Perhaps we should thank the Taliban for finishing the task the Crusades began nine hundred years ago- proving beyond further dispute that Religion is incompatible with Civilization.

Reading computer manuals without the hardware is as frustrating as reading sex manuals without the software. In both cases the cure is simple though usually very expensive.

Religion is a disease promoted by starvation, because hungry people hallucinate, and then pray for food. This is why so many religions encourage fasting: it weakens the mind.

Science can destroy a religion by ignoring it as well as by disproving its tenets. No one ever demonstrated, so far as I am aware, the nonexistence of Zeus or Thor, but they have few followers now.

Science fiction seldom attempts to predict the future. More often than not, it tries to prevent the future.

Science is the only religion of mankind.

Technology is really civilization, let's face it.

The best measure of a man's honesty isn't his income tax return. It's the zero adjust on his bathroom scale.

The more wonderful the means of communication, the more trivial, tawdry, or depressing its contents seemed to be.

The Muslims are behaving like Christians, I'm afraid.

The only real problem in life is what to do next.

The only way of discovering the limits of the possible is to venture a little way past them into the impossible.

The psychologist who famously remarked that chastity was the rarest of all sexual perversions might have added that Religion was the most common.

The Solar System is rather a large place, though whether it will be large enough for so quarrelsome an animal as Homo sapiens remains to be seen.

There is a special sadness in achievement, in the knowledge that a long-desired goal has been attained at last, and that life must now be shaped toward new ends.

There is a time to battle against Nature, and a time to obey her. True wisdom lies in making the right choice.

There is a type of mind that will believe anything if it is sufficiently fantastic, and it is a waste of time arguing with it. No one has ever received much thanks for exposing credulity.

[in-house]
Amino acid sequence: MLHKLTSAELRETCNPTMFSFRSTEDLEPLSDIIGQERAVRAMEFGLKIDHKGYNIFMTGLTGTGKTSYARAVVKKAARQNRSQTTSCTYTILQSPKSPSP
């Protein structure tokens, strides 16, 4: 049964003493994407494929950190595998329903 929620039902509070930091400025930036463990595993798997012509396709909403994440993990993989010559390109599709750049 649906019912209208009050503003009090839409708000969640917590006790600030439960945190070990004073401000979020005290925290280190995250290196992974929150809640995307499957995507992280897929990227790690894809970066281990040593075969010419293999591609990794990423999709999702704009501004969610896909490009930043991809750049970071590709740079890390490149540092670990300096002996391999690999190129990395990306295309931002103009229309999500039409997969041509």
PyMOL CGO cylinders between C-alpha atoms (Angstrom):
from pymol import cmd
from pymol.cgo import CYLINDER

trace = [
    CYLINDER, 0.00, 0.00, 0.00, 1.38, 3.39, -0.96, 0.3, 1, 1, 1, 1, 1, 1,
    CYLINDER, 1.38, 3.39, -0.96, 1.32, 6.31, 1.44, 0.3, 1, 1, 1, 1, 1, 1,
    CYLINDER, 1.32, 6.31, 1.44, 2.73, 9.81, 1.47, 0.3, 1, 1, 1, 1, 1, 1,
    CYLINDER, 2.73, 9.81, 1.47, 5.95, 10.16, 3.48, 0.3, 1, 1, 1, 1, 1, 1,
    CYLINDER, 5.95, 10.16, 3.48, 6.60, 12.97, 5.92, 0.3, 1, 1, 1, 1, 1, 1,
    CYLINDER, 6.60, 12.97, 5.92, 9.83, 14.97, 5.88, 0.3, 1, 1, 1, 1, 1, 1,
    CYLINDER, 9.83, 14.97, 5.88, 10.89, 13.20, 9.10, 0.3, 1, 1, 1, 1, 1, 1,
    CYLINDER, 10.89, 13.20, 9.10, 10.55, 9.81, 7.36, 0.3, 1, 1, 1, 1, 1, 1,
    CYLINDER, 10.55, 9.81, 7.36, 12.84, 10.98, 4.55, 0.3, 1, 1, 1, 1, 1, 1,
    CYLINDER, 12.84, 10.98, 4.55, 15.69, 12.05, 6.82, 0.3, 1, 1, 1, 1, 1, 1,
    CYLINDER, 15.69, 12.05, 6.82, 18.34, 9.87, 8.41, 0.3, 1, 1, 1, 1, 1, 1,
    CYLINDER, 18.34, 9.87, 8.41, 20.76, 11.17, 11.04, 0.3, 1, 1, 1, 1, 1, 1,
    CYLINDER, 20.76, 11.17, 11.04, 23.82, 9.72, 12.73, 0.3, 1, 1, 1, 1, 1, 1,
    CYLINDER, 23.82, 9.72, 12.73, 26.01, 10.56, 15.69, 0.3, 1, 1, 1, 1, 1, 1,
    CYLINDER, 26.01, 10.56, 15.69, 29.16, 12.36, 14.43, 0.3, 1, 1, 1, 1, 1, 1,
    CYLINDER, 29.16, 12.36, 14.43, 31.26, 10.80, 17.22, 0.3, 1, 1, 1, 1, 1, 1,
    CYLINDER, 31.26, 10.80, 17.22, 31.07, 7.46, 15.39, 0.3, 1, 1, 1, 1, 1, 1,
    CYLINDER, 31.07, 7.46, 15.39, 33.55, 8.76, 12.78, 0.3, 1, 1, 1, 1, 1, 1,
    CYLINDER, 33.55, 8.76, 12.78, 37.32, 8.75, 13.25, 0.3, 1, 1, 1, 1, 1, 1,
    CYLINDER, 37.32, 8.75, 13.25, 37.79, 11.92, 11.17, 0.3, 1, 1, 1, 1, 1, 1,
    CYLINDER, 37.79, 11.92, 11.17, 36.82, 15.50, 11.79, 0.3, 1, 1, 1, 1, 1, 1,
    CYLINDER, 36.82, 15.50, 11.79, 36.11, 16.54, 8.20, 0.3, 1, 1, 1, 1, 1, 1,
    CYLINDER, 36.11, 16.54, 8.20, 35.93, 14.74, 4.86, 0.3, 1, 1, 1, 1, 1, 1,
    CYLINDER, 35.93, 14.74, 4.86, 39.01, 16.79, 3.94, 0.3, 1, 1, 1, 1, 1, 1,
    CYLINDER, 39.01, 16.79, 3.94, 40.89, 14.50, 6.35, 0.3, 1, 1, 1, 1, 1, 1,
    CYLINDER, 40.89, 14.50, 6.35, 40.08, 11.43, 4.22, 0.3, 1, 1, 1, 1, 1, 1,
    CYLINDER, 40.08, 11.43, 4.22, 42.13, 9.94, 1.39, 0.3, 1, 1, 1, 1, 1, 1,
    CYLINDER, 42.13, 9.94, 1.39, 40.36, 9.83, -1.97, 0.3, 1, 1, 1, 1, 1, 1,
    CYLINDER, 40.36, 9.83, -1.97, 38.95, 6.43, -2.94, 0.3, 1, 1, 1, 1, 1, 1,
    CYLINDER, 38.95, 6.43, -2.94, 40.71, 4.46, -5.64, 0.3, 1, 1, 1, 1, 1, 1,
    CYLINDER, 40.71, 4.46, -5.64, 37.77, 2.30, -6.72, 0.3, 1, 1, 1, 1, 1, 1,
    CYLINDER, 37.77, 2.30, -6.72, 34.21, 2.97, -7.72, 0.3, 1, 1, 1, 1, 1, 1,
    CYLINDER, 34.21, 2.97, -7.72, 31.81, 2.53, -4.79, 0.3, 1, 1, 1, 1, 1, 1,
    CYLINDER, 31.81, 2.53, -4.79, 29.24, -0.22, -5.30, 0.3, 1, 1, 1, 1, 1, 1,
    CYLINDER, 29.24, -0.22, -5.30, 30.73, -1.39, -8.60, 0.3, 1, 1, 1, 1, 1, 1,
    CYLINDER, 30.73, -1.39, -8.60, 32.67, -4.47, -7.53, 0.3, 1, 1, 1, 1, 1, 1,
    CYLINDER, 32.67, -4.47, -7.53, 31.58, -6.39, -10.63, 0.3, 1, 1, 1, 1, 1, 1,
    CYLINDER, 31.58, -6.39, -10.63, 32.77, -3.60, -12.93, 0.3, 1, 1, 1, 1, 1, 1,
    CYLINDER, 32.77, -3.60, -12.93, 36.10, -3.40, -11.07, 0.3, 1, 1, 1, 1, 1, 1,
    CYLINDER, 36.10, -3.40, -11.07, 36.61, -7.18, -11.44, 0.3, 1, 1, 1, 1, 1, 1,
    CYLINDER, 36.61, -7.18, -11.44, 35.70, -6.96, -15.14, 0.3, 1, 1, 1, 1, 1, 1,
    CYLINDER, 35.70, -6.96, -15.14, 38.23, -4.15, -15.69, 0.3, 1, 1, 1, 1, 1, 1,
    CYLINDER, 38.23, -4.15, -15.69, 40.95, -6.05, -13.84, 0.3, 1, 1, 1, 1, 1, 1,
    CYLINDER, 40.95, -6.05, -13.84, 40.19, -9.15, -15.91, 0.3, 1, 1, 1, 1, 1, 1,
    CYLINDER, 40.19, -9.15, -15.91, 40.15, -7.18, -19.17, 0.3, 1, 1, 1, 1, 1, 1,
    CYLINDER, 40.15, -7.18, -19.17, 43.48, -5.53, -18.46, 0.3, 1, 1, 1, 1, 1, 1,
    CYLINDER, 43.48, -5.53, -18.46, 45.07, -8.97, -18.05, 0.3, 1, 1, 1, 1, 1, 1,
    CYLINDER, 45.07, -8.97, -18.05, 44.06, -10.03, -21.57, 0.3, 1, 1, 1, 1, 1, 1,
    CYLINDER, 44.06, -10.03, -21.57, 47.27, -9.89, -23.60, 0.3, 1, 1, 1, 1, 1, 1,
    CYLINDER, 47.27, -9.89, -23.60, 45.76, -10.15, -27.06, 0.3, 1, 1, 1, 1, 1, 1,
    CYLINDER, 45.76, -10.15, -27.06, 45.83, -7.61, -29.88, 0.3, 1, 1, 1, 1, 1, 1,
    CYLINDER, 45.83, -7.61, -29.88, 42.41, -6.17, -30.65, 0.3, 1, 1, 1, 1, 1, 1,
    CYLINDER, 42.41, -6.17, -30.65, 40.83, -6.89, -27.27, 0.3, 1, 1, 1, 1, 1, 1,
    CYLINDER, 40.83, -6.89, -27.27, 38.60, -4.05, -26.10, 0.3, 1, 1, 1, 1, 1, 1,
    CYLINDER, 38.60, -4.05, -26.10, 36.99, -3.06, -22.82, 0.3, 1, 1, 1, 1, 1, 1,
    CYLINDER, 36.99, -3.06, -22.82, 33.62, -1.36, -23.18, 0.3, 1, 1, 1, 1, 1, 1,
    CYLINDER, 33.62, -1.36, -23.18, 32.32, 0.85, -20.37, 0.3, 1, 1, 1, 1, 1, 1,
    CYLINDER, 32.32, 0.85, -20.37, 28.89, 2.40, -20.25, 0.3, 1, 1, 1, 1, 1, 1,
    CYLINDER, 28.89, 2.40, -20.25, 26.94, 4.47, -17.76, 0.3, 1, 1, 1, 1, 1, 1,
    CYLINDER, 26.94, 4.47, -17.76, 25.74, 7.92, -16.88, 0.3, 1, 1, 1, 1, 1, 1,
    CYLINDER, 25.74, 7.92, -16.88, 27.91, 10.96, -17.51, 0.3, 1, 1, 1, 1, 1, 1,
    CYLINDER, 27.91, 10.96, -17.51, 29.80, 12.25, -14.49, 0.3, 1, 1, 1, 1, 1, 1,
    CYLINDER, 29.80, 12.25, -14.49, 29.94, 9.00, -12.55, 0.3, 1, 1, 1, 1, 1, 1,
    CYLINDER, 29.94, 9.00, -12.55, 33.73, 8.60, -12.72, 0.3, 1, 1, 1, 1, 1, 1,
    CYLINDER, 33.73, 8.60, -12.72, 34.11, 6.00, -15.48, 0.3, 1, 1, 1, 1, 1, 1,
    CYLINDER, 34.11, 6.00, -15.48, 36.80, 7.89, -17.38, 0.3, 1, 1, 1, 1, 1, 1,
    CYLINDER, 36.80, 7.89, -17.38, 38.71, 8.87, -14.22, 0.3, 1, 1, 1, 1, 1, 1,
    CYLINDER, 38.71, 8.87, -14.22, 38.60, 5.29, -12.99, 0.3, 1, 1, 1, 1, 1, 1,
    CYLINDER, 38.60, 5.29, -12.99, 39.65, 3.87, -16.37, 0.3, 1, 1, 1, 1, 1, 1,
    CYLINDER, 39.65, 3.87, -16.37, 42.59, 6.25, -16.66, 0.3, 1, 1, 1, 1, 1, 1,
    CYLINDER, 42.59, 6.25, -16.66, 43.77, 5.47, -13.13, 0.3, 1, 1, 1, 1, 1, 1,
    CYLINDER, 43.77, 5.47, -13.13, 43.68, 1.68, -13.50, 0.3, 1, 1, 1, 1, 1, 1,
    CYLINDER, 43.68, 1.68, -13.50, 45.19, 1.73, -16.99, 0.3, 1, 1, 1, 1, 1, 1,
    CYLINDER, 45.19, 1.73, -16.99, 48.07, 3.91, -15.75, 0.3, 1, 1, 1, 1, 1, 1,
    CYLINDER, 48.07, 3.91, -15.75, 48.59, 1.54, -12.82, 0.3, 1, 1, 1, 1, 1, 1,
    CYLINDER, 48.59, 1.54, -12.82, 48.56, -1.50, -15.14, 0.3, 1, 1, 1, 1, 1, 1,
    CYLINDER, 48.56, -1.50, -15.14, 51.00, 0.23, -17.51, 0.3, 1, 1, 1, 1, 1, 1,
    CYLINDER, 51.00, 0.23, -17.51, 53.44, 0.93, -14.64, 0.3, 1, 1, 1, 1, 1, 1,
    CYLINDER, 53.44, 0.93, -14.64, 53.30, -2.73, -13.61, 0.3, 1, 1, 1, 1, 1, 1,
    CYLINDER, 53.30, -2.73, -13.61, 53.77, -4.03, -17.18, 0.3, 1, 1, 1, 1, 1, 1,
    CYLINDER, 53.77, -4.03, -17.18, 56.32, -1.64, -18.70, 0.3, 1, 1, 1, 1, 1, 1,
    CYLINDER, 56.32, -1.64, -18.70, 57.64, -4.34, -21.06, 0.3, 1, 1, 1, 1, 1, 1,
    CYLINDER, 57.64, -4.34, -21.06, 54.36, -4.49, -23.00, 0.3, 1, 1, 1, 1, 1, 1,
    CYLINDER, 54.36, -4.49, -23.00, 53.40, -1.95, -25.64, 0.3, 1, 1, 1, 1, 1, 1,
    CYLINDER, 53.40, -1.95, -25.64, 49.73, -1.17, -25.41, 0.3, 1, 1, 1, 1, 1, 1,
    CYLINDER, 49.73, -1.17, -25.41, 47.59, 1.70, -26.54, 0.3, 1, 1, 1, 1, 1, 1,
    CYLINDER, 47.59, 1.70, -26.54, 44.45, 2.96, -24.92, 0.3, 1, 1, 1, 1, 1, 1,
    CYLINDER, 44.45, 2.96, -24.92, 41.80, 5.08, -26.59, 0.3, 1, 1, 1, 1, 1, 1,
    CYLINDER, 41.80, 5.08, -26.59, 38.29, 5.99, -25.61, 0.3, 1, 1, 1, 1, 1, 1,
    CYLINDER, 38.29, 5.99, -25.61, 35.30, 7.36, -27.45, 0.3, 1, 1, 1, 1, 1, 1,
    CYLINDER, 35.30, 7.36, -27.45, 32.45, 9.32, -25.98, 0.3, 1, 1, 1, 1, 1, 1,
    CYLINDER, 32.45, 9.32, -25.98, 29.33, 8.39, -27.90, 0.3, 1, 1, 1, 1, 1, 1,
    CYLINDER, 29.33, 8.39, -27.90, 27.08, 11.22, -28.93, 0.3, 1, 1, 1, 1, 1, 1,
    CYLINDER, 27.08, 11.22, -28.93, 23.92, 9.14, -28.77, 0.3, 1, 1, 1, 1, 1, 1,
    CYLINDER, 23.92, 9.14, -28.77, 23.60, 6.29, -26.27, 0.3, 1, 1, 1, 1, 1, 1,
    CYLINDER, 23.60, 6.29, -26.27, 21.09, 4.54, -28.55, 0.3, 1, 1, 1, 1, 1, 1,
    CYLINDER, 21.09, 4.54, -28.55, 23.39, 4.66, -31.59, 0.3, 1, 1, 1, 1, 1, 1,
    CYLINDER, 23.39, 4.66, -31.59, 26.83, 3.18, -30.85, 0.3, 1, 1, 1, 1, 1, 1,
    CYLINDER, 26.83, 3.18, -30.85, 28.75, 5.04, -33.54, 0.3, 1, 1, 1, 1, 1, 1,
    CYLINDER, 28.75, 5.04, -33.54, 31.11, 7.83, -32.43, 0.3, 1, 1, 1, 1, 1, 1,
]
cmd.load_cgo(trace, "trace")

There is hopeful symbolism in the fact that flags do not wave in a vacuum.

This is the first age that's ever paid much attention to the future, which is a little ironic since we may not have one.

Two possibilities exist: Either we are alone in the Universe or we are not. Both are equally terrifying.

Unfortunately, most people do not understand even the basic elements of statistics and probability, which is why astrologers and advertising agencies flourish.

Utopia is very dull. That's the problem with science fiction. Smashing things is more interesting.

We have to abandon the idea that schooling is something restricted to youth. How can it be, in a world where half the things a man knows at 20 are no longer true at 40- and half the things he knows at 40 hadn't been discovered when he was 20?

We seldom stop to think that we are still creatures of the sea, able to leave it only because, from birth to death, we wear the water-filled space suits of our skins.

What is life but organized energy?

What we need is a machine that will let us see the other guy's point of view.

When a distinguished but elderly scientist states that something is possible, he is almost certainly right. When he states that something is impossible, he is very probably wrong.

When you finally understand the universe, it will not only be stranger than you imagine, it will be stranger than you can imagine.

Why is it that almost every man, when confronted by an unhappy woman, immediately assumes that her unhappiness is somehow related to him?